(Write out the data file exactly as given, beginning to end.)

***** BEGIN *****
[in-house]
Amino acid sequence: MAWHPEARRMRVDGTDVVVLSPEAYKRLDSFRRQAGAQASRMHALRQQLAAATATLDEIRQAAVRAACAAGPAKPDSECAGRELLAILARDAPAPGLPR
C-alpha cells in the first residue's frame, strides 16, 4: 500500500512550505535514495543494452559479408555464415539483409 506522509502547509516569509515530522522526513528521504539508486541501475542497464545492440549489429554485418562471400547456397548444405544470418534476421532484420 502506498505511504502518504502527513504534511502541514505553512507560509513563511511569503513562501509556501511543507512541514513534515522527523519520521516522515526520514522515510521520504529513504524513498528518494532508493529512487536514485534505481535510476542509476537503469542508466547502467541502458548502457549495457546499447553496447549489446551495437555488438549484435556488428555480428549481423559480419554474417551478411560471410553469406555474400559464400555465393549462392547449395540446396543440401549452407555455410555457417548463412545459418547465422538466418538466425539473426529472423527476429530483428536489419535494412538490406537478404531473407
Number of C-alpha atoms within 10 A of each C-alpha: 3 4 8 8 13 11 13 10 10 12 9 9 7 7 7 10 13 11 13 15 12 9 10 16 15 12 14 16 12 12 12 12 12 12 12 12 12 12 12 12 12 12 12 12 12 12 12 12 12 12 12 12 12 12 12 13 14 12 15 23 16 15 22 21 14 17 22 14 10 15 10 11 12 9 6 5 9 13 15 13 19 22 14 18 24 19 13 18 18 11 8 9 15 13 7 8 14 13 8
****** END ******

[in-house]
Amino acid sequence: MAWHPEARRMRVDGTDVVVLSPEAYKRLDSFRRQAGAQASRMHALRQQLAAATATLDEIRQAAVRAACAAGPAKPDSECAGRELLAILARDAPAPGLPR
C-alpha cells in the first residue's frame, strides 16, 4: 500500500512550505535514495543494452559479408555464415539483409 506522509502547509516569509515530522522526513528521504539508486541501475542497464545492440549489429554485418562471400547456397548444405544470418534476421532484420 502506498505511504502518504502527513504534511502541514505553512507560509513563511511569503513562501509556501511543507512541514513534515522527523519520521516522515526520514522515510521520504529513504524513498528518494532508493529512487536514485534505481535510476542509476537503469542508466547502467541502458548502457549495457546499447553496447549489446551495437555488438549484435556488428555480428549481423559480419554474417551478411560471410553469406555474400559464400555465393549462392547449395540446396543440401549452407555455410555457417548463412545459418547465422538466418538466425539473426529472423527476429530483428536489419535494412538490406537478404531473407
Number of C-alpha atoms within 10 A of each C-alpha: 3 4 8 8 13 11 13 10 10 12 9 9 7 7 7 10 13 11 13 15 12 9 10 16 15 12 14 16 12 12 12 12 12 12 12 12 12 12 12 12 12 12 12 12 12 12 12 12 12 12 12 12 12 12 12 13 14 12 15 23 16 15 22 21 14 17 22 14 10 15 10 11 12 9 6 5 9 13 15 13 19 22 14 18 24 19 13 18 18 11 8 9 15 13 7 8 14 13 8